Alice has not always been Alice. Five years ago, Ray abducted her during an aquarium visit and everything changed. Now she is too old, and Ray is looking for a little girl - a new Alice - to take her place. Alice has found the perfect girl, but it may not mean the freedom for which Alice has been longing. Scott creates a heartbreaking and shattering novel that goes deep into a terrifying world without ever being lurid or gruesome. The horror of Alice's tale is in its matter-of-fact presentation. Ray's behaviors - as vile and deviant as there are - come with an eerily rational explanation. Even more disturbing is how little anyone around Alice and Ray sees, how willing they are to accept Ray's story that he is Alice's father and that she is homeschooled because of special needs. There are no happy endings here; readers learn the horrors Ray himself faced that shaped him into the monster he is, and they see in Alice how easily transformation can happen. Scott does a tremendous job of showing the pervasive sexual and physical abuse Alice suffers without being graphic. If anything the subtly of the descriptions is even more haunting than a detailed description would have been. This book is one of those rare novels that is difficult to read but impossible to put down and should not be missed. Reviewer: Vikki Terrile
Anjeanette C. Alexander-Smith
Childhood is a time of innocence, a time of imagination, and a time of bliss. School should be a place of discovery filled with opportunities to explore the world through textbooks, playing, and fieldtrips. A fieldtrip shouldn't be the beginning of a five-year nightmare. But for Alice, it was that and much, much more. Ray, an older guy, abducts her from an aquarium where her classmates have abandoned her over a silly argument. The author's short chapters and vivid imagery paint a portrait of a young girl who is subjected to the cycle of abuse. When Alice's body matures, Ray demands that she find a replacement, or he will murder her family. Will Alice assist Ray with the creation of another living dead girl? Due to the mature content of this young adult novel, teachers are advised to use it with 9th—12th graders or mature 8th graders. Reviewer: Anjeanette C. Alexander-Smith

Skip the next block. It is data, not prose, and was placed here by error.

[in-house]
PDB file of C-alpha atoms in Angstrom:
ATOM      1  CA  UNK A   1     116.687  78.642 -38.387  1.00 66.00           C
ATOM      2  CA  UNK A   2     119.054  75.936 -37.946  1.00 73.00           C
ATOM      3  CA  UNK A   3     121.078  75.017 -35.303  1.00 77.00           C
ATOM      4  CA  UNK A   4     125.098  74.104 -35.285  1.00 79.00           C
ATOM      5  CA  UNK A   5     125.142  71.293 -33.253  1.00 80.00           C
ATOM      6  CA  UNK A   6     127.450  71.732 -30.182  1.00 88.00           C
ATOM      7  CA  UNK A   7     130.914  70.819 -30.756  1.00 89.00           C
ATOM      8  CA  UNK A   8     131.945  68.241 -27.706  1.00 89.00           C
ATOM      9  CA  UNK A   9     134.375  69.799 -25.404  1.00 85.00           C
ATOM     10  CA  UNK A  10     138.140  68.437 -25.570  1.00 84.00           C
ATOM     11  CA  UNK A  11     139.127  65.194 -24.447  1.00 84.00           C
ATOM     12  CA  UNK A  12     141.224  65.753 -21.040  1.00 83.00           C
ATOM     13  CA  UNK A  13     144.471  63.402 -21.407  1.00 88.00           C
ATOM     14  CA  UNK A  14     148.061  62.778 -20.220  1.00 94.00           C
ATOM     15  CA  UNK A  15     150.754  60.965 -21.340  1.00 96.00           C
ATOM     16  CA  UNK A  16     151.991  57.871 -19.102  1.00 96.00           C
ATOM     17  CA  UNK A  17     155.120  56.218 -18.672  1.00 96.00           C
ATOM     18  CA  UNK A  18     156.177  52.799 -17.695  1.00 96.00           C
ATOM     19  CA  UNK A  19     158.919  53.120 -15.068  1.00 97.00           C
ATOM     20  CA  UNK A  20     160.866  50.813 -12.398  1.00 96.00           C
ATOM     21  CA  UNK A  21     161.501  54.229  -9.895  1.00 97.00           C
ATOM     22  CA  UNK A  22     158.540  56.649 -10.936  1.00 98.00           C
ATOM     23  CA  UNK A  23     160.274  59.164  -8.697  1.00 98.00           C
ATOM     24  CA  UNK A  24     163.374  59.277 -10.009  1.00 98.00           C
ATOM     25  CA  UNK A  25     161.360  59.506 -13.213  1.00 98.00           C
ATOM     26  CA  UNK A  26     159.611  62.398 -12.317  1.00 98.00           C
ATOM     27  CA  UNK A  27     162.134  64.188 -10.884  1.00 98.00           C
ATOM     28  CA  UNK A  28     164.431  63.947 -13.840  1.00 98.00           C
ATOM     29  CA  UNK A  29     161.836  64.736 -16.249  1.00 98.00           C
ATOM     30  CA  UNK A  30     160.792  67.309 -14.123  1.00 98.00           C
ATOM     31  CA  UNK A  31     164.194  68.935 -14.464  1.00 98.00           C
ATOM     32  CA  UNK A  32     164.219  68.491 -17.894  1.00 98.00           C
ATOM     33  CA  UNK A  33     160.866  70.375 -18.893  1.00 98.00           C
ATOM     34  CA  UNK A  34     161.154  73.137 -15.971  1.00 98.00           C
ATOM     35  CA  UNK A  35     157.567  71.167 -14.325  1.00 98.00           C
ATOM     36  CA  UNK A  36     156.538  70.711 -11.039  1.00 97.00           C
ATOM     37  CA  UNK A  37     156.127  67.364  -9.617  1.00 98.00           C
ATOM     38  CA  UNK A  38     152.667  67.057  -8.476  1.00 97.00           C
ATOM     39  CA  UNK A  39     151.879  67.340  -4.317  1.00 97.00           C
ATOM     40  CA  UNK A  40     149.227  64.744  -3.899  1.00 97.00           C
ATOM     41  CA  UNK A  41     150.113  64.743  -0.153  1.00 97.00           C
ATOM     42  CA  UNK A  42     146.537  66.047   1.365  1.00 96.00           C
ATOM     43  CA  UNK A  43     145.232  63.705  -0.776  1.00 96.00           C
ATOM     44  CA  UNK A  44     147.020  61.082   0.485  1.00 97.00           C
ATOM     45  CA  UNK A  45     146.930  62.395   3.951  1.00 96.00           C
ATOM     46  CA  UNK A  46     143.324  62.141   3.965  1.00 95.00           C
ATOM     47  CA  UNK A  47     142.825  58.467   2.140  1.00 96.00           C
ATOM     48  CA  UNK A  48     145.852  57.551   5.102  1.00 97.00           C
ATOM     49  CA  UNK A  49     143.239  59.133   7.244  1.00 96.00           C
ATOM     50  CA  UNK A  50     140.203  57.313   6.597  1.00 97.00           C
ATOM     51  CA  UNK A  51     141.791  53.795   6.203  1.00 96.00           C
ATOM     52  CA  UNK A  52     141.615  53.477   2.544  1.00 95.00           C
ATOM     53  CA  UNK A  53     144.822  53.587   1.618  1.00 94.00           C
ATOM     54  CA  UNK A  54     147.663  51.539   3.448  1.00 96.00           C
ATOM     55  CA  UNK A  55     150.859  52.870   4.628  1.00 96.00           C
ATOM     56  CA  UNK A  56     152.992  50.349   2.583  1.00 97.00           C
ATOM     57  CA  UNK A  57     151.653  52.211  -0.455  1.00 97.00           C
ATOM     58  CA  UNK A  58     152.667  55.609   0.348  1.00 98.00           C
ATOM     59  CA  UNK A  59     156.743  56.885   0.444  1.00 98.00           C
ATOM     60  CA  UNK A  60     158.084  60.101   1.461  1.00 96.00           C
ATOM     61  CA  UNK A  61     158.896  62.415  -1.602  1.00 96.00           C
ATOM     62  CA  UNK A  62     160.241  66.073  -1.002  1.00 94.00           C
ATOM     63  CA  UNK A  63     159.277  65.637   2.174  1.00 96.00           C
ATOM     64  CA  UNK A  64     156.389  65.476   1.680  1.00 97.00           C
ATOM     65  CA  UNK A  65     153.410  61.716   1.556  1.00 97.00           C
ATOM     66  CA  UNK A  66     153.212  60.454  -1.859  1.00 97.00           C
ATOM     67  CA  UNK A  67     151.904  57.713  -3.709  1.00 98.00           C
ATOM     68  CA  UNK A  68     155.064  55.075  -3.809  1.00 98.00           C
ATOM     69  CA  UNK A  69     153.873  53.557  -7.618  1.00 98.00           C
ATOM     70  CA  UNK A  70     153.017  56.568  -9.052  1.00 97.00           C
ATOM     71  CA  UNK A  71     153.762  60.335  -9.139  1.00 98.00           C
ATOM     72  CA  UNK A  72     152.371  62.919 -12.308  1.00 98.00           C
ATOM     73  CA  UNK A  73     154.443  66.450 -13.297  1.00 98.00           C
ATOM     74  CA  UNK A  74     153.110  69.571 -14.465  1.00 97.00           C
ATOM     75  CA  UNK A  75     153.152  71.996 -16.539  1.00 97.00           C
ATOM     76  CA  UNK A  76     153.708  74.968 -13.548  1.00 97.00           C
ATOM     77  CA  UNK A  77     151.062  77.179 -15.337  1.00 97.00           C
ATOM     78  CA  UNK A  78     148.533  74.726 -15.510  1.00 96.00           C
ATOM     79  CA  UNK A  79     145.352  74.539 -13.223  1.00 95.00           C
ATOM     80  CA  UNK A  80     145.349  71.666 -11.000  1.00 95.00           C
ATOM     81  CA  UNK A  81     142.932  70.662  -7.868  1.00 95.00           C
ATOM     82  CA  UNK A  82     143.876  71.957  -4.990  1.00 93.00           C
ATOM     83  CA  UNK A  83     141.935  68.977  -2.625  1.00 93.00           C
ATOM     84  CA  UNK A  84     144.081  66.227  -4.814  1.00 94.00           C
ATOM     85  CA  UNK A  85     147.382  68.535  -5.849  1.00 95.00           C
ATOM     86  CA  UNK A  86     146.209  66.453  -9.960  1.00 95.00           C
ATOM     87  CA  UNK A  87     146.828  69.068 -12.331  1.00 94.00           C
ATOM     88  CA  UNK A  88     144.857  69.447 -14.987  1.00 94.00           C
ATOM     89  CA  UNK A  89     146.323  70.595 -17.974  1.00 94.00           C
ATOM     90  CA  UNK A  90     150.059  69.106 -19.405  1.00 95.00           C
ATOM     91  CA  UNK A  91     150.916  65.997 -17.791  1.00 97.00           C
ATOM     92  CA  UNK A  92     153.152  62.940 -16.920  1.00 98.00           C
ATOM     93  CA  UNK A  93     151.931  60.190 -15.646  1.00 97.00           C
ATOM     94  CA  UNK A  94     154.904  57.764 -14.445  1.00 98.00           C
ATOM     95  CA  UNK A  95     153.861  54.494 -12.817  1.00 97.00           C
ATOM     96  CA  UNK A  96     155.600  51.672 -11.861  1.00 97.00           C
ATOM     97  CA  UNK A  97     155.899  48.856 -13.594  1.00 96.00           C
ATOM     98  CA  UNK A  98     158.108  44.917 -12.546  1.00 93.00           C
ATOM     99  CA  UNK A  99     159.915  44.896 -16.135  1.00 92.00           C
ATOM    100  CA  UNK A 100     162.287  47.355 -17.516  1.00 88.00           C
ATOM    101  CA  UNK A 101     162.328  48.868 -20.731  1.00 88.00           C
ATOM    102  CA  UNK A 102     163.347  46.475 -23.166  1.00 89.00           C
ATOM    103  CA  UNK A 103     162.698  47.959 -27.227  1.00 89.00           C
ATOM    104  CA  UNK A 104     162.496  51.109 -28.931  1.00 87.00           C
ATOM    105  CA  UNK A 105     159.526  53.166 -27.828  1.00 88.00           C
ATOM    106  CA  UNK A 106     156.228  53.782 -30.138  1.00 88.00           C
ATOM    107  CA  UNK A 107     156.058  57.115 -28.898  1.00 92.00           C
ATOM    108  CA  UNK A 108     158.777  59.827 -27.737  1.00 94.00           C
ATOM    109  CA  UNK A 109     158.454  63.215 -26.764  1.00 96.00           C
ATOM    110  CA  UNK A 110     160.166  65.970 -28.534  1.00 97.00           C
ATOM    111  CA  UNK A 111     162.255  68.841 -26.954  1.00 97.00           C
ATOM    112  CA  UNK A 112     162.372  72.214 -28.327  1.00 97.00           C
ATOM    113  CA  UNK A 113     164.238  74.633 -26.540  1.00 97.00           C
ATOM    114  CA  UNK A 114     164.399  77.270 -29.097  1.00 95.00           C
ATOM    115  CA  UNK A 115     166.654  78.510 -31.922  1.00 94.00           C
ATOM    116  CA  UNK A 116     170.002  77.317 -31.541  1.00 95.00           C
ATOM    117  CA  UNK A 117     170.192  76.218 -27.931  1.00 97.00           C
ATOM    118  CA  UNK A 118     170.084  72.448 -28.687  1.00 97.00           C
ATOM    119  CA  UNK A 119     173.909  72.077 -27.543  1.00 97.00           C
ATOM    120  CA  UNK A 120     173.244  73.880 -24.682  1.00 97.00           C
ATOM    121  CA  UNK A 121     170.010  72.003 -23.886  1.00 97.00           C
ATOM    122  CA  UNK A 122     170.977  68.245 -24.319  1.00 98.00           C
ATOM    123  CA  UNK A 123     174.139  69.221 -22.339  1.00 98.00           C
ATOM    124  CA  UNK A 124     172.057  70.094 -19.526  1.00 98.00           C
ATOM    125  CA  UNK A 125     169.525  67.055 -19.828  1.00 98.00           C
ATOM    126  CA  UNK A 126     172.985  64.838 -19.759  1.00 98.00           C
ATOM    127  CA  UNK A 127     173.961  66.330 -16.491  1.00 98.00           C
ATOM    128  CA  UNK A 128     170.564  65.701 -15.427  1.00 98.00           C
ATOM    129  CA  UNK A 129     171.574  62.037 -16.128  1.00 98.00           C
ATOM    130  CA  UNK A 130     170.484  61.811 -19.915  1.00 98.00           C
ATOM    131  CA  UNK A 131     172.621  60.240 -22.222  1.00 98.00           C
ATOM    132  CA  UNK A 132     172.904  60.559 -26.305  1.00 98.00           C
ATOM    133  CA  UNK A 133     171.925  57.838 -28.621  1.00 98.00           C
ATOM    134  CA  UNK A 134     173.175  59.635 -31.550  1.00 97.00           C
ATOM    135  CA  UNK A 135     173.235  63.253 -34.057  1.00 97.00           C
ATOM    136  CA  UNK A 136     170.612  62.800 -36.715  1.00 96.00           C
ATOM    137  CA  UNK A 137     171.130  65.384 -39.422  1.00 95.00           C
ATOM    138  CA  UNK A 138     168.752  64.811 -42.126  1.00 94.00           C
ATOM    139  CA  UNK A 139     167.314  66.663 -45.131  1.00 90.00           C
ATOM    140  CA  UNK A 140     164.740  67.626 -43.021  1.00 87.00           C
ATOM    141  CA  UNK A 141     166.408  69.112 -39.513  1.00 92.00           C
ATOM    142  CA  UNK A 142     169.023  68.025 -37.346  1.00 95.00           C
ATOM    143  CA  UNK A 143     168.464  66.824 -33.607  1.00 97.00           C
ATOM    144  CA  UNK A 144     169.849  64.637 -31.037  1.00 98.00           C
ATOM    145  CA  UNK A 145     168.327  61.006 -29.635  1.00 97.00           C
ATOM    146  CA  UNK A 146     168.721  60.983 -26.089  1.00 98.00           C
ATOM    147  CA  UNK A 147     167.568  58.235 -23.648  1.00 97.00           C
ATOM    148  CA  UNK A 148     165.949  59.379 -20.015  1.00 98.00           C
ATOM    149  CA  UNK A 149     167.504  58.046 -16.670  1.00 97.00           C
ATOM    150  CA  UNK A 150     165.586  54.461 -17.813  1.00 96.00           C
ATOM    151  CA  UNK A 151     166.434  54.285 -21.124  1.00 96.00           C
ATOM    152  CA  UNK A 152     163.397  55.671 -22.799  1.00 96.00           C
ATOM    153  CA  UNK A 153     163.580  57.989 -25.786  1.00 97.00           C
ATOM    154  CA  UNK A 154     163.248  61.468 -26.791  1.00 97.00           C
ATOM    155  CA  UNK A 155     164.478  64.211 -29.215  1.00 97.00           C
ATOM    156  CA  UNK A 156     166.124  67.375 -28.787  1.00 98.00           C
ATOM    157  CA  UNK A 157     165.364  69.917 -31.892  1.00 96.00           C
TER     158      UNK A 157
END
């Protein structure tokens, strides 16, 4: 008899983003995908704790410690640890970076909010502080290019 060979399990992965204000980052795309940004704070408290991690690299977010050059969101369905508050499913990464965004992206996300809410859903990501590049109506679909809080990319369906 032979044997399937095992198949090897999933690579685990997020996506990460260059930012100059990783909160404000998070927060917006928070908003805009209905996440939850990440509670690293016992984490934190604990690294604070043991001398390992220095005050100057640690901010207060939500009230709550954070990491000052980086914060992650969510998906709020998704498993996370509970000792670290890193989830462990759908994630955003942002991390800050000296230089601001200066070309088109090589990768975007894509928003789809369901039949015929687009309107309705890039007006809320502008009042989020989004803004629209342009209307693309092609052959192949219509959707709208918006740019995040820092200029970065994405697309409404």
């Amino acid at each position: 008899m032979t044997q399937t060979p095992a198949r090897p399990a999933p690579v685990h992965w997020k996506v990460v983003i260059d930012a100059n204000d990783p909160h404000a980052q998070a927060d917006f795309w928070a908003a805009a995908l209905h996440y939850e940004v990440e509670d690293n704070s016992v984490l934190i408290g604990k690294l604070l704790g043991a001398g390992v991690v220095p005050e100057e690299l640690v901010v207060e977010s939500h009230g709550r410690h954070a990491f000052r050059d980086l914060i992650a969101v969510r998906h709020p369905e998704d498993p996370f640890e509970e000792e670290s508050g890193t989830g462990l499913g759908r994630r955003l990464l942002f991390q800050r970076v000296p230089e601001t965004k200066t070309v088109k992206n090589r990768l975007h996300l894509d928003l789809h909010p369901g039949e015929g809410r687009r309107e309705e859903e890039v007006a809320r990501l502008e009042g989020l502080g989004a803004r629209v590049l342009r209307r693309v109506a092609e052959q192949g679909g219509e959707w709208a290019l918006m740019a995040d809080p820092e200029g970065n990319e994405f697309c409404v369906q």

Children's Literature - Judy DaPolito
Alice, whose real name and childhood have been stolen by her kidnapper, lives a bleak life of abuse and despair. Taken by Ray at the age of ten, she has endured five years of vicious beatings and equally vicious sexual invasions interspersed with his assurances of how much he loves her. Alice tells us her story in a voice that discloses her acceptance that there is no way out for her but the death she both longs for and fears. Ray thwarted her early escape efforts by warning her that if she runs away he will go to her home and kill her parents. He also lets her know that he killed the "Alice" before her when she grew too tall and womanly to appeal to him. To keep Alice a child as long as he can, he keeps her on a starvation diet, regularly sends her to have her pubic hair waxed, and gives her pills to prevent menstruation. But Alice is growing in spite of all his efforts and now Ray orders her to find him a replacement, though he says he will keep her alive so she can help him subdue the new girl. At first, Alice goes about her task—to find a suitable young girl in a local park—with the hope that his attentions to the new child will stop his abuse of her. But when the time comes to divert Lucy's older brother Jake so that Ray can take the child, she cannot follow through. She yells at Lucy to run. Ray grabs the girl and Jake comes out of the bushes with a gun. In the ensuing struggle, Jake fires the gun twice, killing Ray but accidentally hitting Alice as well. The new child is saved and Alice is finally released by death. The book is powerful and well written, but emotionally disturbing. Reviewer: Judy DaPolito